Almost two thirds of UK adults are now classified as overweight or obese, making this a substantial issue for our health services. In the Cornwall region the proportion of adults overweight or obese contains pockets of the highest in the South-West and overall is slightly above the national average.
Many of the health-related increased risk through carrying excess weight can be reduced by weight loss. However, it is well recognised that sustained weight loss is difficult to achieve without support. Cornwall hosts services for individuals who are looking for support to manage a healthy bodyweight, although pathways into those services, and public perceptions of them are not clearly understood.
Given the geographically dispersed population in the Cornwall region, understanding barriers to access and potential solutions from the local population viewpoint is essential to inform future improvements. This study aims to investigate individuals understanding of the current pathways into weight management support and weight loss treatments.
The research aims to investigate the challenges faced by Cornish residents, who have overweight or obesity, in accessing support to lose and maintain a healthy weight.
Our primary objectives are:
- To understand perceptions of current support and identify patient pathways into weight management services.
- To capture feedback from residents on the benefits of services and any potential barriers to access.
- To identify any specific access challenges for Cornish residents, including rural geography, health inequalities and the current care structure.
We have developed an online survey which only take a few minutes to complete. This will give us an oversight of resident’s access and barriers to gaining support with weight issues. It will also offer an opportunity for any resident who would like to share further thoughts through an in-depth interview with the research team.
Using this approach the project will provide a clear understanding of how these services are currently used, help identify opportunities for improvement and identify good practice that could increase access, and reduce inequalities.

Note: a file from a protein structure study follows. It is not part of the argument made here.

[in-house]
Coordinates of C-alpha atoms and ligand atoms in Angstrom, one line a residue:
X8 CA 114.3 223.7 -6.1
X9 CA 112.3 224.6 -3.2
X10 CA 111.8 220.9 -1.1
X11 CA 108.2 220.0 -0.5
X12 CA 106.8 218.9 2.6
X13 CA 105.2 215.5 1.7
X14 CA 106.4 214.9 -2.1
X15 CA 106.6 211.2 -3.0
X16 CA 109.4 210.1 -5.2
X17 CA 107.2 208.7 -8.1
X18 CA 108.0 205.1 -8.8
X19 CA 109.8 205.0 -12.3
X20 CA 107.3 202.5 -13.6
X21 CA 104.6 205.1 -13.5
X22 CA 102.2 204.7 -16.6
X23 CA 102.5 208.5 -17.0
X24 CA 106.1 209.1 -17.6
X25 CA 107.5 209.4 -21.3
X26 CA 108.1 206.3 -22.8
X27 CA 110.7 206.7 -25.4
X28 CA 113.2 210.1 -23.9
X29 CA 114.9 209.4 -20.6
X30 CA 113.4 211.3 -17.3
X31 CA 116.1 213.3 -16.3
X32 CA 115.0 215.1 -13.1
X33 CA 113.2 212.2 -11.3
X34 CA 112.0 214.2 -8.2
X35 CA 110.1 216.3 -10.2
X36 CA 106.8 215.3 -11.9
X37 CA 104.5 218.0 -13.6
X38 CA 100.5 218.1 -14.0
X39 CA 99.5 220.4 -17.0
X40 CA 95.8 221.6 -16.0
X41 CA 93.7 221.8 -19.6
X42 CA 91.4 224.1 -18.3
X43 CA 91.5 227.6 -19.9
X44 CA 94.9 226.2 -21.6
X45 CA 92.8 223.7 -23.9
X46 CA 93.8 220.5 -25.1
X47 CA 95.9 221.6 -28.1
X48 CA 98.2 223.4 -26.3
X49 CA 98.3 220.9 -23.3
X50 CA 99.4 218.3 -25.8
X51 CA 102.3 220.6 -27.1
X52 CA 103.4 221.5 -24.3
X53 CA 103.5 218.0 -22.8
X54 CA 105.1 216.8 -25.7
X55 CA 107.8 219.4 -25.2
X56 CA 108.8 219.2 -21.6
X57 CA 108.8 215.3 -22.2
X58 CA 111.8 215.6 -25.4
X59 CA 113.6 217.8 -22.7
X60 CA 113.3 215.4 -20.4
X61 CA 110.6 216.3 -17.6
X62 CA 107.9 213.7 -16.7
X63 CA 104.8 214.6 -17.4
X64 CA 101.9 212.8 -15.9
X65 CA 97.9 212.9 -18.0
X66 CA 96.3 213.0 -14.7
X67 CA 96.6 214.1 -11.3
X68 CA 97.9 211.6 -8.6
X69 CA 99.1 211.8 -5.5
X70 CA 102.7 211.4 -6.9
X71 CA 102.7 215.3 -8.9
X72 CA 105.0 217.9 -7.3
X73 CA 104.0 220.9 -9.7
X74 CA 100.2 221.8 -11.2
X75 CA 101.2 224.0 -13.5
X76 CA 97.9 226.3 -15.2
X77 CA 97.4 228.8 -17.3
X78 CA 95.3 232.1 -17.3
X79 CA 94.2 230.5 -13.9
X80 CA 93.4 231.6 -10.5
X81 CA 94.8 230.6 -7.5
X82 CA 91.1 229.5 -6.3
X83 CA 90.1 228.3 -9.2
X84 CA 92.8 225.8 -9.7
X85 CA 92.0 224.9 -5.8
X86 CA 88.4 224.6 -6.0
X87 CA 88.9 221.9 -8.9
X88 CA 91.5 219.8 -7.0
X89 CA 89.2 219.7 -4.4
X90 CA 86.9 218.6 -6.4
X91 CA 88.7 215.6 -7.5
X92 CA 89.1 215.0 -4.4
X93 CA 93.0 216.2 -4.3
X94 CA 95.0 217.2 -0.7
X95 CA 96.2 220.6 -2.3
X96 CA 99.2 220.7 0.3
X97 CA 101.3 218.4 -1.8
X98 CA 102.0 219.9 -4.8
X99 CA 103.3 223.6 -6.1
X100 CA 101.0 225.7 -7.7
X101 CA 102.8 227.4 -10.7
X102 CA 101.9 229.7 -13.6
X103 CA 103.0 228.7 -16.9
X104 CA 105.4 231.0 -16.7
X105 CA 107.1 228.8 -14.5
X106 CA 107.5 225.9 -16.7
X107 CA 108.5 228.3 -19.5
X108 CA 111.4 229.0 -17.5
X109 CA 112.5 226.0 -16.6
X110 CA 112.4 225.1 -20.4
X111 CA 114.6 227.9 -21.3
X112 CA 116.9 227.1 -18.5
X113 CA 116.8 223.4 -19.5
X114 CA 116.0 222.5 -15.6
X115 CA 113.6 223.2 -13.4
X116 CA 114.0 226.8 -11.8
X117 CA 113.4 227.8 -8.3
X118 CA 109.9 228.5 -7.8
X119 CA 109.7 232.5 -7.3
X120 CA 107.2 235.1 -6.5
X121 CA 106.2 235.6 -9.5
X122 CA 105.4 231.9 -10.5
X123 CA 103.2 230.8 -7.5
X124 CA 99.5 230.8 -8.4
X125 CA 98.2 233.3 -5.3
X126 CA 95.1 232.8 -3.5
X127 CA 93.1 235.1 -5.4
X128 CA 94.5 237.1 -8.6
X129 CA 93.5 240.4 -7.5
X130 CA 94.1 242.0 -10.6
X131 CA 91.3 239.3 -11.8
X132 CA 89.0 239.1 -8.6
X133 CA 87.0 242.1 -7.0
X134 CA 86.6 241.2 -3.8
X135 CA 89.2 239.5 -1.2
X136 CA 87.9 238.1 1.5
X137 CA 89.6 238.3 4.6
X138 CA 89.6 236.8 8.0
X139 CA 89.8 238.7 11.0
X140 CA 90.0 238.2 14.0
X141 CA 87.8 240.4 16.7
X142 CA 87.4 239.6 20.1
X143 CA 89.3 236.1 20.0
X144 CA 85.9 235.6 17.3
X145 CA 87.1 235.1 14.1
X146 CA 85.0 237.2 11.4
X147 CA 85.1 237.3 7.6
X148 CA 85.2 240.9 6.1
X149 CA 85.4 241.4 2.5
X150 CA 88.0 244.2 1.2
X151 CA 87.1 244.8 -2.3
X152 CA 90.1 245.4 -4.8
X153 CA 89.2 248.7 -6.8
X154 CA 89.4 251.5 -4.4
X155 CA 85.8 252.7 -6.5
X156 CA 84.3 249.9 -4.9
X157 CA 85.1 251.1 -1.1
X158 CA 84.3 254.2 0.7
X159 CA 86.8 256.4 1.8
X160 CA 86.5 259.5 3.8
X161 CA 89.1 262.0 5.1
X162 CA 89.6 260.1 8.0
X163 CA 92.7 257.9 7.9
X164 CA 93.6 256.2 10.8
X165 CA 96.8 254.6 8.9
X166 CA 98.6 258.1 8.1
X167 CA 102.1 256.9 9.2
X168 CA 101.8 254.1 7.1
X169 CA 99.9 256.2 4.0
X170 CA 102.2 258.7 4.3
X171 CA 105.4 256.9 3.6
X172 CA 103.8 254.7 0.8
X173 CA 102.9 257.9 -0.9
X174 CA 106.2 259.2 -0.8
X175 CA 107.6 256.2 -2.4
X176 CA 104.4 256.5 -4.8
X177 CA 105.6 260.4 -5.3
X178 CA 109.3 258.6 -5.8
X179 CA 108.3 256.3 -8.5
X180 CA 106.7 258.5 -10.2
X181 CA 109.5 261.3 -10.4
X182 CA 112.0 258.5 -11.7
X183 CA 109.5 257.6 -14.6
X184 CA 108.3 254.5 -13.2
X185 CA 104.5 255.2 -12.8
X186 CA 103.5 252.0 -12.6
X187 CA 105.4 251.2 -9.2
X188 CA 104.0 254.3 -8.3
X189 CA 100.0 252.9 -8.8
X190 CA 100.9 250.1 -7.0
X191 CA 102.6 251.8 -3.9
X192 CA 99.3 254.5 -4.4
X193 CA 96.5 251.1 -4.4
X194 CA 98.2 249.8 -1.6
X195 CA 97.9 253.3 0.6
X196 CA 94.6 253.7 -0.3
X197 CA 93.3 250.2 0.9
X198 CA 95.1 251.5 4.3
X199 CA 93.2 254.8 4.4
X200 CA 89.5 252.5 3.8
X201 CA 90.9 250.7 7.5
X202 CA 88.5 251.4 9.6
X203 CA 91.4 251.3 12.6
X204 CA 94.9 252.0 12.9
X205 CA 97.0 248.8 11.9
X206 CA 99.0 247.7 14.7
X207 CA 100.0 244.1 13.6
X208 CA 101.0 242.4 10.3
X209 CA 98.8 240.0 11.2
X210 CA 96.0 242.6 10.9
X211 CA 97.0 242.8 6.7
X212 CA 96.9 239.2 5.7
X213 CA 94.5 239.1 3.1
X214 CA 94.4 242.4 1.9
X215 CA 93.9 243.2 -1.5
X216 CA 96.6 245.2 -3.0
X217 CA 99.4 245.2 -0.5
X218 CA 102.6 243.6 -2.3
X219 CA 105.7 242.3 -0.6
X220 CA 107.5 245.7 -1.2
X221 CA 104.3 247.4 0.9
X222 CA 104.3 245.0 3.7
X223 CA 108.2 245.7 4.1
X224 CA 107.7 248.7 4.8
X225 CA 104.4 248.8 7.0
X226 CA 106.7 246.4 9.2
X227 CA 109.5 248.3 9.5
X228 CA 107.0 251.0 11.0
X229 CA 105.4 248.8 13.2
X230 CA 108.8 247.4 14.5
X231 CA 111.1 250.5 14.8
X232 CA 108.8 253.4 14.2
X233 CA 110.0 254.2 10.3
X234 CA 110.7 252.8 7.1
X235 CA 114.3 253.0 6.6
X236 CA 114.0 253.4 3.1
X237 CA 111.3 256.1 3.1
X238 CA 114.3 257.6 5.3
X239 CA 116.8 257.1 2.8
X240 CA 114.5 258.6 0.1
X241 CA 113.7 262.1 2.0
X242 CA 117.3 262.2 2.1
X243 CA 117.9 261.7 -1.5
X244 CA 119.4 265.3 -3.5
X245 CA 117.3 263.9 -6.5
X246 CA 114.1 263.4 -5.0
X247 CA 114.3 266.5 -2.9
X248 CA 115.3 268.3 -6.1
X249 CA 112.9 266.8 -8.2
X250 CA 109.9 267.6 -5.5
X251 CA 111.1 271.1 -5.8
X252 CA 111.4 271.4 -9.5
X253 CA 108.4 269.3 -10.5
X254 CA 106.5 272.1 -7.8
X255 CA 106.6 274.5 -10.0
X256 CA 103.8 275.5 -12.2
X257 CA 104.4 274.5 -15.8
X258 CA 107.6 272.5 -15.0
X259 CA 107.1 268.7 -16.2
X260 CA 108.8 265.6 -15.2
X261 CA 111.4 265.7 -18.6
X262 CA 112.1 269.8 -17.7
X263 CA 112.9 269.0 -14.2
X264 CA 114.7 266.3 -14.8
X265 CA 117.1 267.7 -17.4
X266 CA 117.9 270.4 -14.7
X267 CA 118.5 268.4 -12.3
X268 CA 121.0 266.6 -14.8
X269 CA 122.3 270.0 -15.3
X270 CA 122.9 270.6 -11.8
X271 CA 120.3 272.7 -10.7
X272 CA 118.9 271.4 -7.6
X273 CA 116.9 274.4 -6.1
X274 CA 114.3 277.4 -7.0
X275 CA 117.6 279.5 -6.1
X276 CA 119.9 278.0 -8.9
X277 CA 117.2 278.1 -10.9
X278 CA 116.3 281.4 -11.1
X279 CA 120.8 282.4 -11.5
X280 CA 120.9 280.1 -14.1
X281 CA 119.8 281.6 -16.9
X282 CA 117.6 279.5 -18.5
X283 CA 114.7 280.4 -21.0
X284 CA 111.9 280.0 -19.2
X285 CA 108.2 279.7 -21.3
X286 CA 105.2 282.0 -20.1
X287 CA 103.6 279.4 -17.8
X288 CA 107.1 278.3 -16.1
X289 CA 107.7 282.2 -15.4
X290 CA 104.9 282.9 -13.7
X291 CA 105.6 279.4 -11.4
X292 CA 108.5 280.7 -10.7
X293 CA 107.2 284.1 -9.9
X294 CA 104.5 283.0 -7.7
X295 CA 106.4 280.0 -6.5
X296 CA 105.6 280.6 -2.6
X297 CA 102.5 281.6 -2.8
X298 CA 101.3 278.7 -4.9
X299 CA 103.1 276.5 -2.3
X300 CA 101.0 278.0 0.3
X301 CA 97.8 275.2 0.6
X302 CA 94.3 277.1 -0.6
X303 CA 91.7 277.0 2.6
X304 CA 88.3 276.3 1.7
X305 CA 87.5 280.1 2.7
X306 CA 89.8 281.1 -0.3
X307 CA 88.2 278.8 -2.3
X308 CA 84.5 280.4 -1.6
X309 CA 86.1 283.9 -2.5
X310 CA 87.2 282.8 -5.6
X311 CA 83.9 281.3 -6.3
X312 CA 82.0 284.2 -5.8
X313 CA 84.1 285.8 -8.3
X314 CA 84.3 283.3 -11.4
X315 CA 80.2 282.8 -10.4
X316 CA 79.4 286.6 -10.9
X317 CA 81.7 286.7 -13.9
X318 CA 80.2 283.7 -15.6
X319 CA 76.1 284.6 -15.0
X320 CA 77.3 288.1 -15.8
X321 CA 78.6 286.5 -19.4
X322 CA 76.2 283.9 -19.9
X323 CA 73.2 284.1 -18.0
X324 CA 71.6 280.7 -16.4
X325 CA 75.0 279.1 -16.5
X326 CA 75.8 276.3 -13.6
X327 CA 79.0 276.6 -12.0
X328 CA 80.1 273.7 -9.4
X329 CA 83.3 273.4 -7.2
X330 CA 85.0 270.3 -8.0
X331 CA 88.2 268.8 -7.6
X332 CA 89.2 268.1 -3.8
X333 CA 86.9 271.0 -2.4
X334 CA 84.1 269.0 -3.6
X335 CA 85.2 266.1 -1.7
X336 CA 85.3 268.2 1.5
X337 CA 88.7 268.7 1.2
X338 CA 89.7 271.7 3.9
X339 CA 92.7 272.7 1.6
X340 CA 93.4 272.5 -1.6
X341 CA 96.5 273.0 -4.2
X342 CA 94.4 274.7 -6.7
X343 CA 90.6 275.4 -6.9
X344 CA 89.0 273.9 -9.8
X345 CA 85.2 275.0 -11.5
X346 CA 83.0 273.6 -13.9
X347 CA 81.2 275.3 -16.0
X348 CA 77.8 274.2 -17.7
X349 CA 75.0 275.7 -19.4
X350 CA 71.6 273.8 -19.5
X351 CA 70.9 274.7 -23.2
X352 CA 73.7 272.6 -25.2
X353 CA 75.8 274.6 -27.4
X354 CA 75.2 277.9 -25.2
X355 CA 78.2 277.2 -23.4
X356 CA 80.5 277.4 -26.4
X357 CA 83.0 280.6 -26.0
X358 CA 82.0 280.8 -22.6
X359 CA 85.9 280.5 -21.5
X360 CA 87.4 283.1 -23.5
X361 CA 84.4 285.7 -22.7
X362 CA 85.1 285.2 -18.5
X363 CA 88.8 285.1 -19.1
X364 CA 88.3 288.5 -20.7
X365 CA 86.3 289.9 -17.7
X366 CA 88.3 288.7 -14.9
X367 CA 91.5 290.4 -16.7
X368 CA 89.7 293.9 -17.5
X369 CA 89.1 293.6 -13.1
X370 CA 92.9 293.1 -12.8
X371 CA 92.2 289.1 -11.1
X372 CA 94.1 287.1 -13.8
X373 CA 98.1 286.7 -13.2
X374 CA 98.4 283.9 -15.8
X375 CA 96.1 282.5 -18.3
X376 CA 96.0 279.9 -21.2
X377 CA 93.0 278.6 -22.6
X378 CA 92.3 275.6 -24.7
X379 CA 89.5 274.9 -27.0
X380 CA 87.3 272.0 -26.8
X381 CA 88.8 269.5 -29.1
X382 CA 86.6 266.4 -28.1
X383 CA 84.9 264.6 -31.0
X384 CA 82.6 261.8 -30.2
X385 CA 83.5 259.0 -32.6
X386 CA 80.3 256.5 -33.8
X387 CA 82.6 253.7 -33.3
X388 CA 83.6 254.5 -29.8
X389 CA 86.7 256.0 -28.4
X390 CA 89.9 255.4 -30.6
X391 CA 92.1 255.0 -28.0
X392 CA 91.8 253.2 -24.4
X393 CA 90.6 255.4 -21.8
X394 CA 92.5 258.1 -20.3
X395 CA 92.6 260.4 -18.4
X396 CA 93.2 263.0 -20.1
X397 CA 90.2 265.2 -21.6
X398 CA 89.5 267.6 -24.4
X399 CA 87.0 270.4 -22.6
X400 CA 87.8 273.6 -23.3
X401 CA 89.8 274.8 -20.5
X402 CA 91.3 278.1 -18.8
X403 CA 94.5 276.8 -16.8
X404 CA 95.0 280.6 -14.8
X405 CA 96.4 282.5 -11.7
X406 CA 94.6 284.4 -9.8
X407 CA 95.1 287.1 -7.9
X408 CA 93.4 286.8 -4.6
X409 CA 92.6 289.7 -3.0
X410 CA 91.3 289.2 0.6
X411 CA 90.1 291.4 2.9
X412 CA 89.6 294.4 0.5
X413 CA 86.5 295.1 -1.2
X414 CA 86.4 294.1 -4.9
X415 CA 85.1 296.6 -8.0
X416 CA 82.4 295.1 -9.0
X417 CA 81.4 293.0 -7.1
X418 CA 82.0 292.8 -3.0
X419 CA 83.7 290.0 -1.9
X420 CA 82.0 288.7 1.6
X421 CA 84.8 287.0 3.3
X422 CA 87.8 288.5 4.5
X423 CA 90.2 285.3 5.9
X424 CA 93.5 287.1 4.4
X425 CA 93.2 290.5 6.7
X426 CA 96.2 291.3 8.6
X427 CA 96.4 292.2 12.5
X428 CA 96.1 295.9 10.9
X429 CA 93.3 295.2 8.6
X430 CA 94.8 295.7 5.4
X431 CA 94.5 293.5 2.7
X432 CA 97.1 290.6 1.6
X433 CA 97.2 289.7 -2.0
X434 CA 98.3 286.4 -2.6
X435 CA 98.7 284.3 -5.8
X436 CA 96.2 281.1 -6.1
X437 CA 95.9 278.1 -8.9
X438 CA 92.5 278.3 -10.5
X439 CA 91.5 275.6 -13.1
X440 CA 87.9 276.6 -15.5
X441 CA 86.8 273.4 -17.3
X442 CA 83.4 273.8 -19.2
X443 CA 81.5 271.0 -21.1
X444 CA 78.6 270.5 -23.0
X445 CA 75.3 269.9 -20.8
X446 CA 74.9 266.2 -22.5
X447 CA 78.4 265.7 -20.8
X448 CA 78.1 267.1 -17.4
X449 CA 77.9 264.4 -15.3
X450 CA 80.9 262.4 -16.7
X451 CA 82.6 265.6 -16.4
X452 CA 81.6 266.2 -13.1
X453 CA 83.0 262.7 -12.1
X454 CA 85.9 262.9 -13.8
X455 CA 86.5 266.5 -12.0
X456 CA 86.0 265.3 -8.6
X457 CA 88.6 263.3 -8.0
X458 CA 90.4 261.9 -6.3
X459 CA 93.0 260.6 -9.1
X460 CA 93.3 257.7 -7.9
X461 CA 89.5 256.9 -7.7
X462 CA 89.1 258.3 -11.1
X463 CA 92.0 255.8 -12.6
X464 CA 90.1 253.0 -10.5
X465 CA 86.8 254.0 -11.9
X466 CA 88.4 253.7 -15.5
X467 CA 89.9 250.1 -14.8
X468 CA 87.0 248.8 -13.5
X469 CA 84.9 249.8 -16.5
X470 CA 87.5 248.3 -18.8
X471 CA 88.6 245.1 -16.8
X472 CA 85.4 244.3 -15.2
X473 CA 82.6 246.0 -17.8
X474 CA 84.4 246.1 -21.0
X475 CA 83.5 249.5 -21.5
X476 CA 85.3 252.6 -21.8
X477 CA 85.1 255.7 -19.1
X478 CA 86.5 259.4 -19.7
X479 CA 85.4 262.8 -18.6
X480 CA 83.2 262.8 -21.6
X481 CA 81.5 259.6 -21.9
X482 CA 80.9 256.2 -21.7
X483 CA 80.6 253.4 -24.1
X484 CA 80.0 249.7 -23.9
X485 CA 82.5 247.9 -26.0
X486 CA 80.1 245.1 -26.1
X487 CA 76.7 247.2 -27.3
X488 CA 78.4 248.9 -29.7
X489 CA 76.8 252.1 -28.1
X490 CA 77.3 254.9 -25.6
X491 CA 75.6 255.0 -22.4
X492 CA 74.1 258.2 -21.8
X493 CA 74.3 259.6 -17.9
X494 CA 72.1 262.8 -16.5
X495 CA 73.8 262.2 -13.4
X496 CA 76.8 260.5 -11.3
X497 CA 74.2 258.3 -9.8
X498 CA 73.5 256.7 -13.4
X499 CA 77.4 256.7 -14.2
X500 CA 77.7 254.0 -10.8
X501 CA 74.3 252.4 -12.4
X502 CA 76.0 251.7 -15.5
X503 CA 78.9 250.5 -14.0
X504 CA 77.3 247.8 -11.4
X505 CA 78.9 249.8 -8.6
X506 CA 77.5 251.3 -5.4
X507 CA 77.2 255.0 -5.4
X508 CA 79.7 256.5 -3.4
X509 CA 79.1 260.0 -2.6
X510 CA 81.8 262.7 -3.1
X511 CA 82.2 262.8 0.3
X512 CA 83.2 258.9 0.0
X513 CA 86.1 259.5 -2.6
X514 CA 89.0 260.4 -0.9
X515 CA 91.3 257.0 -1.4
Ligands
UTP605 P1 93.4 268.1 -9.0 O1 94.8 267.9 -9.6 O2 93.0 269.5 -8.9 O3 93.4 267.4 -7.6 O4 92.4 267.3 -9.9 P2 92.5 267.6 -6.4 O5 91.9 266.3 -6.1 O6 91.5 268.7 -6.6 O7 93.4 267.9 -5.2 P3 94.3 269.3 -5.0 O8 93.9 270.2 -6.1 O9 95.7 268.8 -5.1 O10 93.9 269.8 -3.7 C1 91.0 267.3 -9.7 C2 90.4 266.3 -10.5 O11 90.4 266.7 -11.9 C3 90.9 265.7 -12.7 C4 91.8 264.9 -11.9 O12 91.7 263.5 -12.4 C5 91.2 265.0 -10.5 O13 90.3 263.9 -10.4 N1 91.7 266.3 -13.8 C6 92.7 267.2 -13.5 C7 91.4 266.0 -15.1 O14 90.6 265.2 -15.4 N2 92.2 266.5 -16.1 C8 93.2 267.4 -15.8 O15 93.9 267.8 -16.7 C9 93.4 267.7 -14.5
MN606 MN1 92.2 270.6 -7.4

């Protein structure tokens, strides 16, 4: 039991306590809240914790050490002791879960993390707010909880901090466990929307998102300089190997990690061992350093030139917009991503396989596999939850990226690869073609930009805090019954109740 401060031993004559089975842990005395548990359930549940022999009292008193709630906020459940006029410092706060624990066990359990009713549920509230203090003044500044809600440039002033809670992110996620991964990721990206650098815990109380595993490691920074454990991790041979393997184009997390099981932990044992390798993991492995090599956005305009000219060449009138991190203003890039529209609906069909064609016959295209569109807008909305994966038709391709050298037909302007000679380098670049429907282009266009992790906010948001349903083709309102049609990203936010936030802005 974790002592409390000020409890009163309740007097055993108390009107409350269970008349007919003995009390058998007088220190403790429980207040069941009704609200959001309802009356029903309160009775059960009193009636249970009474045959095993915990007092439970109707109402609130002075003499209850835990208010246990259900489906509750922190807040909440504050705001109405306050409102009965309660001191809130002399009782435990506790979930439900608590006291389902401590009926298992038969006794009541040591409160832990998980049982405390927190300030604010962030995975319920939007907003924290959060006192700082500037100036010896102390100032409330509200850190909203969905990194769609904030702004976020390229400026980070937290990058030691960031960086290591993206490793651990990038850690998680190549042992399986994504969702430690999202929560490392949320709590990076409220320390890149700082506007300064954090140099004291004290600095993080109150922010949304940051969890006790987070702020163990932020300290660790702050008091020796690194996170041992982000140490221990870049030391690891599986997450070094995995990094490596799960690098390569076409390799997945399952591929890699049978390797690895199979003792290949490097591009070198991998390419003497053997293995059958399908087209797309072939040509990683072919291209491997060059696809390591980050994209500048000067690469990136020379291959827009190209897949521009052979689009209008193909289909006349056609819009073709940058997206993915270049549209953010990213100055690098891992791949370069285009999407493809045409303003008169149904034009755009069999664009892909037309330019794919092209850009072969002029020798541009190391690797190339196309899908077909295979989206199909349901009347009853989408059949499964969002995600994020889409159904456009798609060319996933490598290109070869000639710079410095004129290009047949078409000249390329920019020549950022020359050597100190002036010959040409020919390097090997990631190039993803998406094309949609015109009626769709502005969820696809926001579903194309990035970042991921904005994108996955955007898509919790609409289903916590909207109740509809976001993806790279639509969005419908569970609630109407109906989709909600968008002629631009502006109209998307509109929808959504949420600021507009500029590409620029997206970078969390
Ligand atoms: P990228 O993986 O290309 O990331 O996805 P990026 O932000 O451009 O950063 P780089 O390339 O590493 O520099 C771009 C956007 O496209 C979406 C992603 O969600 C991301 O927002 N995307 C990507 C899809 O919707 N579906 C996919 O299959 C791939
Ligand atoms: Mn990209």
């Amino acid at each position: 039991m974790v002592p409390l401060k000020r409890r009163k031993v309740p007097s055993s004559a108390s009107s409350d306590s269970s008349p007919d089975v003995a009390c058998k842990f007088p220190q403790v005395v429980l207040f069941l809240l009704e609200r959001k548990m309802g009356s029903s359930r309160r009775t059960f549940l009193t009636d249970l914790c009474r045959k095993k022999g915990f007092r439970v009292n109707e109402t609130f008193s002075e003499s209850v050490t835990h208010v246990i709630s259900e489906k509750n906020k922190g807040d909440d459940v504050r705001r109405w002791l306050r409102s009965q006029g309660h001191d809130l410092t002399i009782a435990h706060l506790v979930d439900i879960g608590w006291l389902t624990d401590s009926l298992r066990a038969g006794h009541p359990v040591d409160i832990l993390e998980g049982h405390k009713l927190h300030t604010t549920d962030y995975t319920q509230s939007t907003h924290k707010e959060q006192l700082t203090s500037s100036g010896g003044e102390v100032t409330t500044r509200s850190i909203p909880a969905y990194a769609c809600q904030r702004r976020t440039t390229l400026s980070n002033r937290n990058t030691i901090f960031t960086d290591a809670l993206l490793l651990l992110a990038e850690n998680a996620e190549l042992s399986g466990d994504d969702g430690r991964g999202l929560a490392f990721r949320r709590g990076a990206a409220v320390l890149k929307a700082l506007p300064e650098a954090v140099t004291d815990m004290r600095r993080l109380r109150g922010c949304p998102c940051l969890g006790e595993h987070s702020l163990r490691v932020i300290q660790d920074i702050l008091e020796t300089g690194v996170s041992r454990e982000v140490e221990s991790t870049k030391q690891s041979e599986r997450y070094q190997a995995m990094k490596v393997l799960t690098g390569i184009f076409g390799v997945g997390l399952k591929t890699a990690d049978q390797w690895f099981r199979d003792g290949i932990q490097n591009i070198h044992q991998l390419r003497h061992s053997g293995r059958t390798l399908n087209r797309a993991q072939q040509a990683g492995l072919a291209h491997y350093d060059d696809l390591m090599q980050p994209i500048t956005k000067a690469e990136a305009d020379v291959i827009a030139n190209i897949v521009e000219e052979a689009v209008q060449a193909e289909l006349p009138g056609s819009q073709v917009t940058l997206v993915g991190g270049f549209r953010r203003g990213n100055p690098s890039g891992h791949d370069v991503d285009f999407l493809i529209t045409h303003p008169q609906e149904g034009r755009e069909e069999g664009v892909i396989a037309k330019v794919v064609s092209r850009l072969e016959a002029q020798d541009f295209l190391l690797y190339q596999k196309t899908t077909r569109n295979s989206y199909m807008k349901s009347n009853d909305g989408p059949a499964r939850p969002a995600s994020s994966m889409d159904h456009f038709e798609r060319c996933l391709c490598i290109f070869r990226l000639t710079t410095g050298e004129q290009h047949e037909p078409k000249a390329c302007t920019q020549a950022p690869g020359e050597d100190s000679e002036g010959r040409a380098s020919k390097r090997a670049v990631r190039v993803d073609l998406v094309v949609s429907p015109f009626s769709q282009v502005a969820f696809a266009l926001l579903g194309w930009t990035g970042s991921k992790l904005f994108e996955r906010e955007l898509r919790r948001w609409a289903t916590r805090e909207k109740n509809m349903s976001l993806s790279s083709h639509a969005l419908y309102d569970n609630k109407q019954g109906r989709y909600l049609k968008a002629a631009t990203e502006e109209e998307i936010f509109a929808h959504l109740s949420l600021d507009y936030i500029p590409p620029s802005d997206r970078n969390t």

This research will help to understand how Cornwall and the Isles of Scilly services are currently accessed and identify how they may be made more accessible for everyone in the region. Findings will allow us to understand perceptions of current support and identify areas where improvements may help commissioning teams to recognise and select the most effective delivery methods for their residents.
We also plan to share that data widely with our health services research colleagues who have been frustrated by the limited data available in this field of research. We refer to the All Party Parliamentary Commission report of 2018 on obesity services who call for a national obesity strategy to strengthen existing services and replicate best practice across the country. Our findings will feed into this wider strategy by helping catalogue current practice so that we can begin to identify what ‘best practice’ should be shared.
The survey is now closed and the project team are in the stages of reporting on their findings. Look out for an upcoming publication to learn the results.
- Sophie Westwood - Lead Researcher, University of Plymouth
- Lorraine Long, Senior Commissioning Manager, long term conditions and cancer, Cornwall and the Isles of Scilly Integrated Care Board
- Tracey Barter, Diabetes Project Manager, Cornwall and the Isles of Scilly Integrated Care Board
- Marc Neeld, Healthy Lifestyles Lead, Public Health Cornwall and the Isles of Scilly
- Ruth Goldstein, Deputy Director of Public Health for Cornwall and the Isles of Scilly
- Jeremy Gilbert, Consultant Practitioner in Obesity, Metabolic and Bariatric surgery, Royal Cornwall Hospitals NHS Trust
- Mr Steve Perry, external PPIE